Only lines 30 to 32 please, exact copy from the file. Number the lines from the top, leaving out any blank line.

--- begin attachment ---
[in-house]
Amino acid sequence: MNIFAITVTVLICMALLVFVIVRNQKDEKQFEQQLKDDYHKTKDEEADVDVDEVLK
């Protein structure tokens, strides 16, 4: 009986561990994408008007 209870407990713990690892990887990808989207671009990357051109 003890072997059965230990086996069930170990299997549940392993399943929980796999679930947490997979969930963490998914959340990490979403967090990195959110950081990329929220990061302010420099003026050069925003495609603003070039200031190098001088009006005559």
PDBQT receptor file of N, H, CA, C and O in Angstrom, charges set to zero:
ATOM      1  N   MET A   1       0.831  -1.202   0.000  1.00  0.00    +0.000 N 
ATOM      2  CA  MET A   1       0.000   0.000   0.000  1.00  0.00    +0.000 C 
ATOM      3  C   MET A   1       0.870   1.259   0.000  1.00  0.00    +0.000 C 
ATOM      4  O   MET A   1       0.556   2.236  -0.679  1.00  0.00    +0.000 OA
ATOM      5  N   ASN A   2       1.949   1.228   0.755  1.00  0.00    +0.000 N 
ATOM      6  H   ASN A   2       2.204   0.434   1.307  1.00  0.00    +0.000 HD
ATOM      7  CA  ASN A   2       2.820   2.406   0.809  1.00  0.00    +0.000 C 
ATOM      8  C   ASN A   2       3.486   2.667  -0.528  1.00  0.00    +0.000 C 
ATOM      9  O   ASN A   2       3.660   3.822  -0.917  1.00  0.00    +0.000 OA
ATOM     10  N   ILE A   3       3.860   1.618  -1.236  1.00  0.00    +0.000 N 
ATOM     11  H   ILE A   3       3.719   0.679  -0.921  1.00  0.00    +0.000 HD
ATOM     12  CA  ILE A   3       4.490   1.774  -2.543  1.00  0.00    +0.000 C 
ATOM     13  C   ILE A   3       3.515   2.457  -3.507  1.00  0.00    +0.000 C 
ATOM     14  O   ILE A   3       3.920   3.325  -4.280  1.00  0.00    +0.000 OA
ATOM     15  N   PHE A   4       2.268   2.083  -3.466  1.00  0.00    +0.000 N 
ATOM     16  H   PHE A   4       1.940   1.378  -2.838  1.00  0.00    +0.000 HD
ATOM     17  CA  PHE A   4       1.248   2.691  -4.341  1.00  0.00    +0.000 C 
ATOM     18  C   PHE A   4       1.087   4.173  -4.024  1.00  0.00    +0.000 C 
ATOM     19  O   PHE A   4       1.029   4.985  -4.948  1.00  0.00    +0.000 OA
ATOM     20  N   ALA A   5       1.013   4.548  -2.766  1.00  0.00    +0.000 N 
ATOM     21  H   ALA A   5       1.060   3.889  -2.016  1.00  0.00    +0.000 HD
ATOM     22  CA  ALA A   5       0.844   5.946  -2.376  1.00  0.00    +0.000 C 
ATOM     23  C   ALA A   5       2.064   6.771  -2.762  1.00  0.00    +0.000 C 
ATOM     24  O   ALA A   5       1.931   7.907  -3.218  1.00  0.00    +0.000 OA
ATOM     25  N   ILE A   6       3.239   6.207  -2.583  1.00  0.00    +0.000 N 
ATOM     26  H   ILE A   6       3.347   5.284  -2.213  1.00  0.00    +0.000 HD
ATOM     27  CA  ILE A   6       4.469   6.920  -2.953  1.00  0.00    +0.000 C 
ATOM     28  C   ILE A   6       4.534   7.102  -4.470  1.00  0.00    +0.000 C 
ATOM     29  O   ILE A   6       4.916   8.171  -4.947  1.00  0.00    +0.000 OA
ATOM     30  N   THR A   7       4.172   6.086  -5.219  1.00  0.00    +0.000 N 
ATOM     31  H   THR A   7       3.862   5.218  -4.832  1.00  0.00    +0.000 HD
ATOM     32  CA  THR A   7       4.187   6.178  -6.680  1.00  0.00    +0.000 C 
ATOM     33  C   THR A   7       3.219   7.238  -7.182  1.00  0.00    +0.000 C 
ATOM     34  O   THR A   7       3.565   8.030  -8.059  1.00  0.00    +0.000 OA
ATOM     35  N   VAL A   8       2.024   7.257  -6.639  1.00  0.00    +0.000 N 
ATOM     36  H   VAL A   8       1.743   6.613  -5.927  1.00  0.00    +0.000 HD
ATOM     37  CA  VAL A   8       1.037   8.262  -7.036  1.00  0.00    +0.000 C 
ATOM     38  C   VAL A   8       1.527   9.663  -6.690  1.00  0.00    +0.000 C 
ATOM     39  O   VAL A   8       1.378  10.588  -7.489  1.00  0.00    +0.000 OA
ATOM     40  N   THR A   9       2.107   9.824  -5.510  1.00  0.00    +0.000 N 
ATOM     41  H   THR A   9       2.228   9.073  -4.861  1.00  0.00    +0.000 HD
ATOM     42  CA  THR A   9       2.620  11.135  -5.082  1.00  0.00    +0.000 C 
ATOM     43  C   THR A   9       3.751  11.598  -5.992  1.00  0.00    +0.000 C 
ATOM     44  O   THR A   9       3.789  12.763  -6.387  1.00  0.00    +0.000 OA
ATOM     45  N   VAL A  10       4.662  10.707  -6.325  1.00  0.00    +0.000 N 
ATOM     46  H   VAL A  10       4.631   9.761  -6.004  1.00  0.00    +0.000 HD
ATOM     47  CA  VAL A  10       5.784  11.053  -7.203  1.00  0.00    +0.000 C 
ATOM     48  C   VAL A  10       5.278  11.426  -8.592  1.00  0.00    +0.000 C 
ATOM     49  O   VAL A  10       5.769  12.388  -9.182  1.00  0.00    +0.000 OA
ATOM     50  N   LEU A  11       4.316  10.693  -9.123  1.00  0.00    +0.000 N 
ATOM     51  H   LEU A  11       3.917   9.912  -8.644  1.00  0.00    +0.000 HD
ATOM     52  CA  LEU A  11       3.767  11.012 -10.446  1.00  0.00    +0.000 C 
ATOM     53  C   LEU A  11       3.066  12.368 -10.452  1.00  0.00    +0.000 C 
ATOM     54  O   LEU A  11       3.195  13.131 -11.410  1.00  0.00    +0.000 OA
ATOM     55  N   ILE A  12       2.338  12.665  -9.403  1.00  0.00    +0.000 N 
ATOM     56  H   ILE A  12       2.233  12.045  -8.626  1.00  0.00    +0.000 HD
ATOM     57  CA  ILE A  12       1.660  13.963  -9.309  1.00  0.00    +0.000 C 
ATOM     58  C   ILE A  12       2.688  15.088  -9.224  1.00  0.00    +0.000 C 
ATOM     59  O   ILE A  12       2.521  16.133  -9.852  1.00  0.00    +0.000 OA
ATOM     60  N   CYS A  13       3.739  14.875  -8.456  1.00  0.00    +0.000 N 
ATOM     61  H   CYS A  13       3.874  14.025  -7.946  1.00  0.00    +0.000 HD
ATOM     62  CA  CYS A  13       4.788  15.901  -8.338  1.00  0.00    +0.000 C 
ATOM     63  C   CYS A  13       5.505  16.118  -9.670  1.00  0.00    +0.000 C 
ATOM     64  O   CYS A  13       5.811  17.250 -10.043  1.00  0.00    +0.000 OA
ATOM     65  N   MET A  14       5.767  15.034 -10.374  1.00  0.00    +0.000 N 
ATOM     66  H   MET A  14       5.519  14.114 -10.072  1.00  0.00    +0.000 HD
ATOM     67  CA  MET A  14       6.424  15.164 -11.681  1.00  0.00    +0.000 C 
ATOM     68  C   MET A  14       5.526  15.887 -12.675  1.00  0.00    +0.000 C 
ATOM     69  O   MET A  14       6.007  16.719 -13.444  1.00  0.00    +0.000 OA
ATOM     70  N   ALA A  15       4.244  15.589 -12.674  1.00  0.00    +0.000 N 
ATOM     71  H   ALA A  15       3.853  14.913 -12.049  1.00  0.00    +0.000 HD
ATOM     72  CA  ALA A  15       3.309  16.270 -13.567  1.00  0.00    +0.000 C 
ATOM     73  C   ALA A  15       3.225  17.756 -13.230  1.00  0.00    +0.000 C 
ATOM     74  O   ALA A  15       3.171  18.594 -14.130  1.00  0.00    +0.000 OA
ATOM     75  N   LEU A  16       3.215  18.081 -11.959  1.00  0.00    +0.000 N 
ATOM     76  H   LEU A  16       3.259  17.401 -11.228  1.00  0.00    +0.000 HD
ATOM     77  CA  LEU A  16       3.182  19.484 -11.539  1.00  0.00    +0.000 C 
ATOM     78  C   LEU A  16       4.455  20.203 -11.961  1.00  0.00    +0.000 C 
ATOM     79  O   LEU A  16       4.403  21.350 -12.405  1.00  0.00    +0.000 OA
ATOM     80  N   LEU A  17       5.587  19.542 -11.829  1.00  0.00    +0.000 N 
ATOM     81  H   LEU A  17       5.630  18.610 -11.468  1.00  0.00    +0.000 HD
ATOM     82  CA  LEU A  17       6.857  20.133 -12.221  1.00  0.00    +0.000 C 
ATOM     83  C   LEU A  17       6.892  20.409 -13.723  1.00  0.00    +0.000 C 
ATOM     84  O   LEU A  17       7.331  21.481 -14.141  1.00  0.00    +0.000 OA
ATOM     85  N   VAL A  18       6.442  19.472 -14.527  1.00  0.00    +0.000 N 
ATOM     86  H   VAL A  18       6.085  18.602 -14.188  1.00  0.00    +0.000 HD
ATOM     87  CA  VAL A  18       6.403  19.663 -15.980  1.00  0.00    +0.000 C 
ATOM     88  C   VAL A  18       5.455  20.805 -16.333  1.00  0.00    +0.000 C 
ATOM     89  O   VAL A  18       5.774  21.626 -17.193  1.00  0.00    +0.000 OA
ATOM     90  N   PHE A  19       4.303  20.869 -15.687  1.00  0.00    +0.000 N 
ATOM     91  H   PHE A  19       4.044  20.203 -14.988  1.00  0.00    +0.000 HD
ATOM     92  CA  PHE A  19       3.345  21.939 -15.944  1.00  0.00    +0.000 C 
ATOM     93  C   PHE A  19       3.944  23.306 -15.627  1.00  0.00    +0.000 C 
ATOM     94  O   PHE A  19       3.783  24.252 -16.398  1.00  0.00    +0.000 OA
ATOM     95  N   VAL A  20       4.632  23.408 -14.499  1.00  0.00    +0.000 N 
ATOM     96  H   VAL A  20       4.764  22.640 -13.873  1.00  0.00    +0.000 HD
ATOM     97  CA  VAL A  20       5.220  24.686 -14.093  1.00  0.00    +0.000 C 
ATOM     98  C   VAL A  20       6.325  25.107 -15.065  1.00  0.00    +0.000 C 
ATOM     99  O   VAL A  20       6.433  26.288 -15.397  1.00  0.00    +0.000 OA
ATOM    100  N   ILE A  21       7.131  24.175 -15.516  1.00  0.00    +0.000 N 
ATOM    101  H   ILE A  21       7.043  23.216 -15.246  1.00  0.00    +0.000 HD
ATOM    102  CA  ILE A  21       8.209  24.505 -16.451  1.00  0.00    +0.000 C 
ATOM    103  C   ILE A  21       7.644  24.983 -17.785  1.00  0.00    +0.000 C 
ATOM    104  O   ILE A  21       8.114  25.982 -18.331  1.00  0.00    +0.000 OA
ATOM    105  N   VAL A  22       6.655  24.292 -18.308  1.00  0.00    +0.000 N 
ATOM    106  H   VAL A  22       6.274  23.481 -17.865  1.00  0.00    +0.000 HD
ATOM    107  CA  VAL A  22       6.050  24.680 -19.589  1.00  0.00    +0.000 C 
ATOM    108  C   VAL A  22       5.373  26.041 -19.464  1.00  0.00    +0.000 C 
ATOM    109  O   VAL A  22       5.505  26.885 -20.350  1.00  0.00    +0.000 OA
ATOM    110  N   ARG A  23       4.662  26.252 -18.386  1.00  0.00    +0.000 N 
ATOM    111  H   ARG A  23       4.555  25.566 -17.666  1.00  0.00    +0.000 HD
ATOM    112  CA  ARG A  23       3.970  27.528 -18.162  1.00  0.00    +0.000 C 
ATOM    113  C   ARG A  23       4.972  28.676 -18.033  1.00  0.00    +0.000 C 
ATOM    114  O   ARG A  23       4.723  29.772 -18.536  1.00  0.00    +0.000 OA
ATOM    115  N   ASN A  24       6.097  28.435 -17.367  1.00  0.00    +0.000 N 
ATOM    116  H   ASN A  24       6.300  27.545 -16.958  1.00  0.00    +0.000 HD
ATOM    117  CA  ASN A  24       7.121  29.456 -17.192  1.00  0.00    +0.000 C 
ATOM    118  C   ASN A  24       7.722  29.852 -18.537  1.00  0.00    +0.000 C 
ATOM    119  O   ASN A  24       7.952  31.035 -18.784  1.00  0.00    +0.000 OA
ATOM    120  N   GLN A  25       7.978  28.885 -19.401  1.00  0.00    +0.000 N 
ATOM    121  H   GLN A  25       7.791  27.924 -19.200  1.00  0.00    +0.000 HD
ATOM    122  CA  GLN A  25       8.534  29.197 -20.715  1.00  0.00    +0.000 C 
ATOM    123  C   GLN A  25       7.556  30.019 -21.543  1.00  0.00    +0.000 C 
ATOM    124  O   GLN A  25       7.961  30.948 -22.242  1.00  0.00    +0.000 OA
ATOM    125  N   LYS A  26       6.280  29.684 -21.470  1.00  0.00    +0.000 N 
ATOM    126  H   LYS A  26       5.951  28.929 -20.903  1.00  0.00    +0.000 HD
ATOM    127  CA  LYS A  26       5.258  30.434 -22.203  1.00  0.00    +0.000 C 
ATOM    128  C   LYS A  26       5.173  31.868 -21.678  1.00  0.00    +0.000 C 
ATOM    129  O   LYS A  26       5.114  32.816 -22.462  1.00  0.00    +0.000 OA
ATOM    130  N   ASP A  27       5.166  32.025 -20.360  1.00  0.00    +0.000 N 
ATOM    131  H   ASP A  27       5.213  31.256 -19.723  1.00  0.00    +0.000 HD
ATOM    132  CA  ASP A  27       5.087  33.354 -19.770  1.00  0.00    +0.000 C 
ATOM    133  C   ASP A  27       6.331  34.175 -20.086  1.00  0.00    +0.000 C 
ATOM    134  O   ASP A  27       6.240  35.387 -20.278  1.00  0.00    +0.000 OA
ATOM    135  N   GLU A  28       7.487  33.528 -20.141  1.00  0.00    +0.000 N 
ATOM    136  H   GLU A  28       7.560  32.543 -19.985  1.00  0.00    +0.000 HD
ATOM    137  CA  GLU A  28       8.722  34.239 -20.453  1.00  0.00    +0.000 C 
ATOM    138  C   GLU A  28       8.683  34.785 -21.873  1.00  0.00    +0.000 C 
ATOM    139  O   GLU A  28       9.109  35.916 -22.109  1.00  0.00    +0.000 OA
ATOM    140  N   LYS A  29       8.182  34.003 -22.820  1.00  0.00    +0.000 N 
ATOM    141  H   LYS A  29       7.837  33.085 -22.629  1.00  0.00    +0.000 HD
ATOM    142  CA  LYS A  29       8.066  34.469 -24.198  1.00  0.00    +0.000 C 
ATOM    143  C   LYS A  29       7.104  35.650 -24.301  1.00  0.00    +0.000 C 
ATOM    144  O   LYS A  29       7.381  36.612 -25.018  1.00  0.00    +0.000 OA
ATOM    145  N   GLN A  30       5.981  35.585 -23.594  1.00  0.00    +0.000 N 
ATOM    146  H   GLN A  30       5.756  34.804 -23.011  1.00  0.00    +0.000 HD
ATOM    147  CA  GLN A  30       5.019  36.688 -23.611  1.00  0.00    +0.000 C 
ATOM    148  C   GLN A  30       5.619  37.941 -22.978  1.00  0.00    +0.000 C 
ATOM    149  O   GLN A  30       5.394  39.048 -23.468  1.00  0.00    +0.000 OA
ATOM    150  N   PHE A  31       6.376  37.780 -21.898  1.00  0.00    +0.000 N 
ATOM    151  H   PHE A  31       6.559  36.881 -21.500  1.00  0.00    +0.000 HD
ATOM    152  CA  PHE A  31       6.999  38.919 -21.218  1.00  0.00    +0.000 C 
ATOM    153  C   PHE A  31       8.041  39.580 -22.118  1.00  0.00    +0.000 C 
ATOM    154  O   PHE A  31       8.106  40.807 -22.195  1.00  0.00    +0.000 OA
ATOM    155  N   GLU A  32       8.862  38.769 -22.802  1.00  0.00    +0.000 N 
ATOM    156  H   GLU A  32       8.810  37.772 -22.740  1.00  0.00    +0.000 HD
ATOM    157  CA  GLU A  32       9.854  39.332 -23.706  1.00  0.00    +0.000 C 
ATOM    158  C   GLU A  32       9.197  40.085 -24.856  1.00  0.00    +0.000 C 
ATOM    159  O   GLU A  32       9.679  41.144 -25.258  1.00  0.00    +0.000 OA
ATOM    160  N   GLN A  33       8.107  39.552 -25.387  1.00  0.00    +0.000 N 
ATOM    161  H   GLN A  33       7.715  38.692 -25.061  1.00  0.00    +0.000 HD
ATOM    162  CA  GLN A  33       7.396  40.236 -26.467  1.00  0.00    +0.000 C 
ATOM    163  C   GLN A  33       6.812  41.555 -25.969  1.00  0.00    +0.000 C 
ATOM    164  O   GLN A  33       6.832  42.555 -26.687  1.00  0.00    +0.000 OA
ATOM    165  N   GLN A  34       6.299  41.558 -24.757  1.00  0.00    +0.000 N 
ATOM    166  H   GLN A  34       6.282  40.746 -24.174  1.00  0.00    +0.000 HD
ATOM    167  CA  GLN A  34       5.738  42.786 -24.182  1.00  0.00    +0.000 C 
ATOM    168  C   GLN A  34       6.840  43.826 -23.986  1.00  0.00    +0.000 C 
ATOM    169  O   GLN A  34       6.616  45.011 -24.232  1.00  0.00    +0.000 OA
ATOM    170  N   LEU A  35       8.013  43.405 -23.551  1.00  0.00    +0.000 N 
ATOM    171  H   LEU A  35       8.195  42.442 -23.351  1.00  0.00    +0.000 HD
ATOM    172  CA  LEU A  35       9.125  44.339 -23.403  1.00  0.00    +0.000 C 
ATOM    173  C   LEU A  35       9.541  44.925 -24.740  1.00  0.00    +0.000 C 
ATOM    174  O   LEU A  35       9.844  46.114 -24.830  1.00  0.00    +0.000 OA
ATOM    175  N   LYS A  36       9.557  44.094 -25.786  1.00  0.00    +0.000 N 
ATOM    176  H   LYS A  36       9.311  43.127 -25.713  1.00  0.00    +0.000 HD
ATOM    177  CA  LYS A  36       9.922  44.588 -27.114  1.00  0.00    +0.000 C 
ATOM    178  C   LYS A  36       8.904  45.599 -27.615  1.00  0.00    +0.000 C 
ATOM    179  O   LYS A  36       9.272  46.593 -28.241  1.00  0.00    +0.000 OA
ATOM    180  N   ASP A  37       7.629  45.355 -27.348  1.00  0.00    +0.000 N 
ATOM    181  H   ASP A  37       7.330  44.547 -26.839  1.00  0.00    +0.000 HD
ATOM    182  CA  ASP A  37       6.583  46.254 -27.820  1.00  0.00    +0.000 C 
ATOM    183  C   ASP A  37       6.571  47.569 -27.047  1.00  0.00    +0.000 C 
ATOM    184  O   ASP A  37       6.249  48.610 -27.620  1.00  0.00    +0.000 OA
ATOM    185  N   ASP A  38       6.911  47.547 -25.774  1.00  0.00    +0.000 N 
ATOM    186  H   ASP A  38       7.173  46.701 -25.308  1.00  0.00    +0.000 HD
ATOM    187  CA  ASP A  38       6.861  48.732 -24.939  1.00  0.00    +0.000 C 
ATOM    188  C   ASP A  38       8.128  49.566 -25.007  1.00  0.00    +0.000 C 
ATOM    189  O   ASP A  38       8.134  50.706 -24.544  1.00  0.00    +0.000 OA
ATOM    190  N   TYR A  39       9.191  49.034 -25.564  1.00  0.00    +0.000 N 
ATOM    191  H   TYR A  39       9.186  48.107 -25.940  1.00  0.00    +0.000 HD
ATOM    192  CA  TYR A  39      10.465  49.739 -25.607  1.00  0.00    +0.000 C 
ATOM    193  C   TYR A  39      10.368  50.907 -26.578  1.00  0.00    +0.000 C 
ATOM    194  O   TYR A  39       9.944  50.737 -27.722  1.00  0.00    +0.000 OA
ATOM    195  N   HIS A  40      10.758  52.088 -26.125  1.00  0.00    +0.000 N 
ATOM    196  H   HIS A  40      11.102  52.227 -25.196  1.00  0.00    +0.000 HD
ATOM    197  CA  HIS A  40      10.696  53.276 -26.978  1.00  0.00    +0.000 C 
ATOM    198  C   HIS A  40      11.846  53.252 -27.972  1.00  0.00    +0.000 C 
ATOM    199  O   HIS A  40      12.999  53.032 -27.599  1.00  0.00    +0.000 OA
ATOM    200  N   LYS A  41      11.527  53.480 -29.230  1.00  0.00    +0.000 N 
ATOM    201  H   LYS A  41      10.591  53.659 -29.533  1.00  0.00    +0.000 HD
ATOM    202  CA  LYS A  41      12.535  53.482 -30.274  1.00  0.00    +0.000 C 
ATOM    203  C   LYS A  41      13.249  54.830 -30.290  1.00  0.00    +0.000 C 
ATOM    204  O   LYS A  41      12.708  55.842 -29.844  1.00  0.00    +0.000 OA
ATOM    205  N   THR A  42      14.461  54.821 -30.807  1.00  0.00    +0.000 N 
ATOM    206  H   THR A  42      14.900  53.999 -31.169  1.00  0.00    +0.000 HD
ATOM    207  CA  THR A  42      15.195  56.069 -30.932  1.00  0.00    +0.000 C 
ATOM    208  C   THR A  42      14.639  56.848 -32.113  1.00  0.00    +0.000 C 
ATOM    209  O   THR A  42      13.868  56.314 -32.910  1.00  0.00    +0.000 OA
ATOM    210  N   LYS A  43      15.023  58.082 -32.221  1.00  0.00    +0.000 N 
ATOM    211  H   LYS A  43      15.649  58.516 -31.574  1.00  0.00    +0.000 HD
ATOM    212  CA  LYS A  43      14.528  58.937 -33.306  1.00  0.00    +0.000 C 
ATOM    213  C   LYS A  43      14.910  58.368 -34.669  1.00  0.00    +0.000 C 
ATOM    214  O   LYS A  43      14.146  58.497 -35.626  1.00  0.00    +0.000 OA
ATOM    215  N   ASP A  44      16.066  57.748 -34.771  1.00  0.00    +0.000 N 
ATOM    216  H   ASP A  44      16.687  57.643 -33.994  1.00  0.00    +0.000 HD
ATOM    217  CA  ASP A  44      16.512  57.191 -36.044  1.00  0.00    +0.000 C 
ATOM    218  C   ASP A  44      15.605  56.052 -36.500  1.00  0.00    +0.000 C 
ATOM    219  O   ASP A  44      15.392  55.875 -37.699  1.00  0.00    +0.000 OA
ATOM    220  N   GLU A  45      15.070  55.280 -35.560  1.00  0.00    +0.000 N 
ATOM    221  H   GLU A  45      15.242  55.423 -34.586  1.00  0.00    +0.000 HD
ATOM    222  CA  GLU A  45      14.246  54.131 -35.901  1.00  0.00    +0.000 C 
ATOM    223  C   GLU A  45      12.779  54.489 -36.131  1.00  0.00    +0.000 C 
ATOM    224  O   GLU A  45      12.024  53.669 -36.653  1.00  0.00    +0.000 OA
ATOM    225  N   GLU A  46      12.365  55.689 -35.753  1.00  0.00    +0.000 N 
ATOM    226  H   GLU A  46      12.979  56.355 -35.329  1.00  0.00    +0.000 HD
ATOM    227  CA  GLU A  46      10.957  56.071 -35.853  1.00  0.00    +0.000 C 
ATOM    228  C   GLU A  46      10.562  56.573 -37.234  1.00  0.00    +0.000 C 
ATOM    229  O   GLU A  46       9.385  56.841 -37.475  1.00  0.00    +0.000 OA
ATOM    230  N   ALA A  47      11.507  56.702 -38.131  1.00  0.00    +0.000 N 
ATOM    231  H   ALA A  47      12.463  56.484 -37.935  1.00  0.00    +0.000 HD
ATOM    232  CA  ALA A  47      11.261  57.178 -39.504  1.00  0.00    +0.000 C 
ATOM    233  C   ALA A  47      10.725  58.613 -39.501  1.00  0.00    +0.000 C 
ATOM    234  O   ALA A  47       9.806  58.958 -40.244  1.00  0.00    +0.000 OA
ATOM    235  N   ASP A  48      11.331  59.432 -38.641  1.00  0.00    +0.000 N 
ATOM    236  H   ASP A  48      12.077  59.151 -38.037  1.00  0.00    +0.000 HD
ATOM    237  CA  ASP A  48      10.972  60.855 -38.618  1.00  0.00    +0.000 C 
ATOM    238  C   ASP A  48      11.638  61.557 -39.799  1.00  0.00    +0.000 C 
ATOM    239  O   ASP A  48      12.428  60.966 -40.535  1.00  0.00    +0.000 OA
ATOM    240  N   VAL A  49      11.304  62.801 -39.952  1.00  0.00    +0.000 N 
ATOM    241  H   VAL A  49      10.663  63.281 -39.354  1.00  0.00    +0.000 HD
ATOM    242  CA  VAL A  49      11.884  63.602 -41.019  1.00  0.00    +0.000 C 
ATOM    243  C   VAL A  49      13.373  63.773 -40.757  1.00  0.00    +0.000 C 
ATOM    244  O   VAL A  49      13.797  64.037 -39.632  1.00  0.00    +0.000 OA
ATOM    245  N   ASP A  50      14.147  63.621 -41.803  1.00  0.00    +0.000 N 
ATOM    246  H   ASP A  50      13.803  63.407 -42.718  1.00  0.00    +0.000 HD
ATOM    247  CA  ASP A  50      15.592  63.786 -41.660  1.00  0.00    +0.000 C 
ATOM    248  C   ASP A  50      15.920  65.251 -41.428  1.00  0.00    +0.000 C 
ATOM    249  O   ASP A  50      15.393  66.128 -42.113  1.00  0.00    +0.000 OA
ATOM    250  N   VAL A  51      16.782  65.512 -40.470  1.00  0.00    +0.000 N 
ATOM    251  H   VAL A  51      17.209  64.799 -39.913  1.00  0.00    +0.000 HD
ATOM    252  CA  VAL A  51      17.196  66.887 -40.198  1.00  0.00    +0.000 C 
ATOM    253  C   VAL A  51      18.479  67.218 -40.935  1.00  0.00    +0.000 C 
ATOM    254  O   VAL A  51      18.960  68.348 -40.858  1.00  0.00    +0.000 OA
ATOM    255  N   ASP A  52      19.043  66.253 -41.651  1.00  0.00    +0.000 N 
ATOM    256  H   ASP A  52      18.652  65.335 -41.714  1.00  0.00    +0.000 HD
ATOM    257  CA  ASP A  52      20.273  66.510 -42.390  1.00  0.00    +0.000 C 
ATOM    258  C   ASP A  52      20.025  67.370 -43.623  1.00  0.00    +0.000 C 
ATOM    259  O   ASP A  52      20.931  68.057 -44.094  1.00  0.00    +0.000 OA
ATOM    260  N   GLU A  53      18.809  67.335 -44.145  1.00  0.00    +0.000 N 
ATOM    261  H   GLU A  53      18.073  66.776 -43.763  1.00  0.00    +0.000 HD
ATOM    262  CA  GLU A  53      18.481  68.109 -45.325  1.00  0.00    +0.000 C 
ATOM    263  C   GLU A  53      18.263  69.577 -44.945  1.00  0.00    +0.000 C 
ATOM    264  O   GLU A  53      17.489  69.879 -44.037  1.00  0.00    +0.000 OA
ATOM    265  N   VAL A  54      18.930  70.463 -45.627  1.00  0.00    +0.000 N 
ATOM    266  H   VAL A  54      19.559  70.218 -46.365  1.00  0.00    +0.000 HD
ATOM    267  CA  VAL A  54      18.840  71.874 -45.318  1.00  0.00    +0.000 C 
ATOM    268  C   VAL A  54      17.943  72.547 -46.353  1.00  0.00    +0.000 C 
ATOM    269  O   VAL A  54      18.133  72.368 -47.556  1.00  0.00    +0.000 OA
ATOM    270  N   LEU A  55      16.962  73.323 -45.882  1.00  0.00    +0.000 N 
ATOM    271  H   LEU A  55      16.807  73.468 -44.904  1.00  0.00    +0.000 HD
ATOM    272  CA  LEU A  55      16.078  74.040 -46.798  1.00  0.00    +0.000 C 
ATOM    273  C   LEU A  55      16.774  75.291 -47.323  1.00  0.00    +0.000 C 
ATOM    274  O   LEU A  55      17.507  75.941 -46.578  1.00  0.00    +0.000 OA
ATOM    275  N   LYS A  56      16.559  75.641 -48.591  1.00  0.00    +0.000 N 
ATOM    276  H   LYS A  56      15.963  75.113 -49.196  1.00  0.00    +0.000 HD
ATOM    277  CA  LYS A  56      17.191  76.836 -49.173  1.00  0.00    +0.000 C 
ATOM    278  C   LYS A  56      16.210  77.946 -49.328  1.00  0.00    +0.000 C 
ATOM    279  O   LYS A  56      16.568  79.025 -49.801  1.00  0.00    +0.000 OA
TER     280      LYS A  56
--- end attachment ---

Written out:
ATOM     26  H   ILE A   6       3.347   5.284  -2.213  1.00  0.00    +0.000 HD
ATOM     27  CA  ILE A   6       4.469   6.920  -2.953  1.00  0.00    +0.000 C 
ATOM     28  C   ILE A   6       4.534   7.102  -4.470  1.00  0.00    +0.000 C 